The naming of a co-trustee or successor trustee is a very important decision that should not be made without careful thinking. Once the grantor either voluntarily appoints a trustee, or a trustee begins to serve as a result of incapacity, this individual will be making important financial decisions as they relate to all assets held in the name of the trust.
The question then arises: Who should I name as trustee?
There is no single answer that is best for all clients. Some individuals wish to manage their assets as long as possible; others are eager to transfer that responsibility. Some will prefer an institution or unrelated individual such as a trusted advisor. Others will look to children or other family members to act as trustee. In selecting a trustee, the most important factor to consider is whether a person will act in accordance with the grantor’s wishes and in the best interest of the trust and those it benefits. Some of the most important decisions when drafting a Living Trust arise in connection with the selection of a trustee or successor trustee, and these issues should always be discussed carefully with the attorney who prepares the trust instrument.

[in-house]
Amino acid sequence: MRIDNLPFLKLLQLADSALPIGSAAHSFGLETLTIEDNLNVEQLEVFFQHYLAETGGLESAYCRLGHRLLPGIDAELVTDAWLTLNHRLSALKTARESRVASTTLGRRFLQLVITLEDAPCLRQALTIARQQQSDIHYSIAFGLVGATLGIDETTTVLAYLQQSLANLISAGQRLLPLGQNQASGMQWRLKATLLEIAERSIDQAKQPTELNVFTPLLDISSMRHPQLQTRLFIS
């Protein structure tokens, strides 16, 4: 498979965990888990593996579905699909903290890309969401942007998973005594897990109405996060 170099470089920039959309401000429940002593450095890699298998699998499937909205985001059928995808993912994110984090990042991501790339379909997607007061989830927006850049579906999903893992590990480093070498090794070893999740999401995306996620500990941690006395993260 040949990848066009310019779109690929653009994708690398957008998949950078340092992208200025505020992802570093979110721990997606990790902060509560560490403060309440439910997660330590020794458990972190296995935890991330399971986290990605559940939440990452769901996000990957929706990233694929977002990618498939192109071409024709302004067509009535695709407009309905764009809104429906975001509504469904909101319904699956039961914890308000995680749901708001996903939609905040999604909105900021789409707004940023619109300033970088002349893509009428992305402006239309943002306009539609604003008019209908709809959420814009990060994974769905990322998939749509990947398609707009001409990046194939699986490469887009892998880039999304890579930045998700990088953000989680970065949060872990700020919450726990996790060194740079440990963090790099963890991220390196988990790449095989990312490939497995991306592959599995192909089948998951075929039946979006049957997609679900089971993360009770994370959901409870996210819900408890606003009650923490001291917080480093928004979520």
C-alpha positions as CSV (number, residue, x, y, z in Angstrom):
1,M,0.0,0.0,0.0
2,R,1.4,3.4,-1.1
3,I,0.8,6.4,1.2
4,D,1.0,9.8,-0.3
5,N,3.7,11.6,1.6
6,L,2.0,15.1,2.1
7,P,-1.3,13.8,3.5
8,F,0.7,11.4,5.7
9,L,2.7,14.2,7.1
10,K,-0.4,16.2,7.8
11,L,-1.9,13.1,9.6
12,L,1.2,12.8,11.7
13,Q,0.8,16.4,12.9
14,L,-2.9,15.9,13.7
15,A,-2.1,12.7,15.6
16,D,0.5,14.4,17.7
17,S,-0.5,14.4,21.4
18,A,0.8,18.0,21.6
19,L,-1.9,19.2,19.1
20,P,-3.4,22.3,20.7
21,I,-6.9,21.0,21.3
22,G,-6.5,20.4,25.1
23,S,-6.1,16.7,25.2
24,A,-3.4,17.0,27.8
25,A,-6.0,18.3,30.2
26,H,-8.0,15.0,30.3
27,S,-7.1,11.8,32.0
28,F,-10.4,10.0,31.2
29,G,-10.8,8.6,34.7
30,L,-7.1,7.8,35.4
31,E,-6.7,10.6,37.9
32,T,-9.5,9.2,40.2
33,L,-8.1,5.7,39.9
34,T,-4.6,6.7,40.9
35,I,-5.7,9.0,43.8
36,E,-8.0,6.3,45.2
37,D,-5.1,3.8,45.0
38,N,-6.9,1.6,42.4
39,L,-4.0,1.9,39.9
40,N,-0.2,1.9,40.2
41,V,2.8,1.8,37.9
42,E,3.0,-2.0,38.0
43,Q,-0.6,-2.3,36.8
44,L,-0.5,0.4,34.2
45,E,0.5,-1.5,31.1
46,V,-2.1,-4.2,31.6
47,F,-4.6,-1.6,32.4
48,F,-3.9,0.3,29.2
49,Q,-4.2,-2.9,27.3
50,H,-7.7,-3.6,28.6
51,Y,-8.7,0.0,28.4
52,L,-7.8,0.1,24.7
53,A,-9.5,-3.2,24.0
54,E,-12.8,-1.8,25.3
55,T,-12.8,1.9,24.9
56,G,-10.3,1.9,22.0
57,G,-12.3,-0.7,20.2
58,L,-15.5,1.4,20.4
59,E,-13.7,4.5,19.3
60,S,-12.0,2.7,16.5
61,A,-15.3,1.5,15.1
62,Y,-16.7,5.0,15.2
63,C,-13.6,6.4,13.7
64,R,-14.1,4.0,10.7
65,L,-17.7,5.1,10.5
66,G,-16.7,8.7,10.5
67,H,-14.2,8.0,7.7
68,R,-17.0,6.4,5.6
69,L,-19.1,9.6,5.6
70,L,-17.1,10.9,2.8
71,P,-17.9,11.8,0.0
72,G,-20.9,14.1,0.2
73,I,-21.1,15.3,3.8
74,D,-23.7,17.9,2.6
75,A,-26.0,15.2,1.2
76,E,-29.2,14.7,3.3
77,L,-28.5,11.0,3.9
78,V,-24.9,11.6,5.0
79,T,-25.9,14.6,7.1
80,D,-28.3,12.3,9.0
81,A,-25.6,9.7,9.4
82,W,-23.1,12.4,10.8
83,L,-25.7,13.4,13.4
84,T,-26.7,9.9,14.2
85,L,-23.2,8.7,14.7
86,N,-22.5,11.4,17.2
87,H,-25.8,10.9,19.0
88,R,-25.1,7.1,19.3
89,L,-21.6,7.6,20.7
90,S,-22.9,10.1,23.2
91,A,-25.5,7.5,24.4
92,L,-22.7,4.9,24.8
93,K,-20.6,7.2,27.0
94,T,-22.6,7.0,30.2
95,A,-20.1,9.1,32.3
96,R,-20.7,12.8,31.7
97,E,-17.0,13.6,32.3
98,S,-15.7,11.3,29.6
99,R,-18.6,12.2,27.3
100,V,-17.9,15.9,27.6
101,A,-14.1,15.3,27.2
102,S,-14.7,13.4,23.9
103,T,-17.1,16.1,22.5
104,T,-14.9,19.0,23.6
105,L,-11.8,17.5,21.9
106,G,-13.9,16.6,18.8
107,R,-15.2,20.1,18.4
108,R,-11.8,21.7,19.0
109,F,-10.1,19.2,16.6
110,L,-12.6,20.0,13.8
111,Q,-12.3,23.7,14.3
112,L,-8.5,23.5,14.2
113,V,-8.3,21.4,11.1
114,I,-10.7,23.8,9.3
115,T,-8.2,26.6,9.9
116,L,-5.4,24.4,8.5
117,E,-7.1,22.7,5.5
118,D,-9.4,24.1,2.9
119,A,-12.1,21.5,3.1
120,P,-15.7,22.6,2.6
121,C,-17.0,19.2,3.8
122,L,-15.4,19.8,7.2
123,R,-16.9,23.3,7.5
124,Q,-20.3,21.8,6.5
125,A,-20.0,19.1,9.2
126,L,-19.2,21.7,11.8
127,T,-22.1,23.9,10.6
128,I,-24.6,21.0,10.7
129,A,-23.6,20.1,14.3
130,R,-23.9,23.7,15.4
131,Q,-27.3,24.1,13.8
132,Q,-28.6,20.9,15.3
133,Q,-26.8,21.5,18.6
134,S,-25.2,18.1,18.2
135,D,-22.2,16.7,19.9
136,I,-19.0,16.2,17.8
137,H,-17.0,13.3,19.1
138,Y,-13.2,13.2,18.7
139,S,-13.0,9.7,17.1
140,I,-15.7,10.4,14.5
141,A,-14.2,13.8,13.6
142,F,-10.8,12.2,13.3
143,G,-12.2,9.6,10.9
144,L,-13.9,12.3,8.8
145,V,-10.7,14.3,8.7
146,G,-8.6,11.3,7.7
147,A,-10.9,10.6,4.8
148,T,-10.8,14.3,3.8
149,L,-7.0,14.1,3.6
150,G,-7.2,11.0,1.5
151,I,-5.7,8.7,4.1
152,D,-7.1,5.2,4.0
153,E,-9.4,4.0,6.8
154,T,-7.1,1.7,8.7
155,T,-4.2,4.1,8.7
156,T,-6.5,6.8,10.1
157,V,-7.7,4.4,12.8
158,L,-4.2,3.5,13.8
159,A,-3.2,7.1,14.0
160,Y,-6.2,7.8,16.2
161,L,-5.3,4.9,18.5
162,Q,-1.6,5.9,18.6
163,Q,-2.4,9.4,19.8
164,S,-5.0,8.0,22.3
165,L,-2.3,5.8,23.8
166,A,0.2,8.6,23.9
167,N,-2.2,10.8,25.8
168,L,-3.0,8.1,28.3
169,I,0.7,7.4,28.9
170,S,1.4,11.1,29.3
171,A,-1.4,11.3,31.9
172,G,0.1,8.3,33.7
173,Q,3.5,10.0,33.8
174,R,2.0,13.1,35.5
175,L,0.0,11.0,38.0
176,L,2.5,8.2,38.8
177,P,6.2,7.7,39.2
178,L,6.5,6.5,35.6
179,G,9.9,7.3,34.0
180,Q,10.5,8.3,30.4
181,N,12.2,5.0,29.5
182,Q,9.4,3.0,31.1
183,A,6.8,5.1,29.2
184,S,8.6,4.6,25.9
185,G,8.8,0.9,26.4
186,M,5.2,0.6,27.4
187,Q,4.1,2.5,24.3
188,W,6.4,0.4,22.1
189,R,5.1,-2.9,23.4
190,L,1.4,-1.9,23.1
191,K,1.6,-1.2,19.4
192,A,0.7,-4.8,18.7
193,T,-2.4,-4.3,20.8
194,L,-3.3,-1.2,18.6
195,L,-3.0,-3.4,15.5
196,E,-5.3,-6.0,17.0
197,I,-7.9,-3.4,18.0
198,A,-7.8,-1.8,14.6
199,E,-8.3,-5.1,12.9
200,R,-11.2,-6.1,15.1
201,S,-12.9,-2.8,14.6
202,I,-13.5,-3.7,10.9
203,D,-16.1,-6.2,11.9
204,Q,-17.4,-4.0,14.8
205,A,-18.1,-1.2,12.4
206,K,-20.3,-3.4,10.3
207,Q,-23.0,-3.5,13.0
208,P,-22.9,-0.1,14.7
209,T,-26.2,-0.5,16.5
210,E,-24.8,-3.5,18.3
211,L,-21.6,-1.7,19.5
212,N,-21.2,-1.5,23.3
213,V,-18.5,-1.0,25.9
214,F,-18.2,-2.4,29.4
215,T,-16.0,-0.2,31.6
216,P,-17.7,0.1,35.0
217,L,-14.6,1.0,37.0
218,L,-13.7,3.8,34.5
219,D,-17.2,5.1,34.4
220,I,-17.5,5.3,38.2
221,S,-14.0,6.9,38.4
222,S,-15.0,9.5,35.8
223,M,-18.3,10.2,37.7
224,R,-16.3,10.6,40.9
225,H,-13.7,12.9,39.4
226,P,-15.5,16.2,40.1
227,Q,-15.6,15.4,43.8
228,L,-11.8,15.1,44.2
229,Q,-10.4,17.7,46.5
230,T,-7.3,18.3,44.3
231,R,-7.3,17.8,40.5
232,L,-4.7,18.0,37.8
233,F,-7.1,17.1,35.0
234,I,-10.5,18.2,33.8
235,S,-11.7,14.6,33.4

Because the powers of a trustee are variable, the grantor of the trust can determine the extent of the trustee’s powers in the trust agreement. The trustee must thoroughly understand what his or her duties are that accompany the title of legal owner of the trust assets.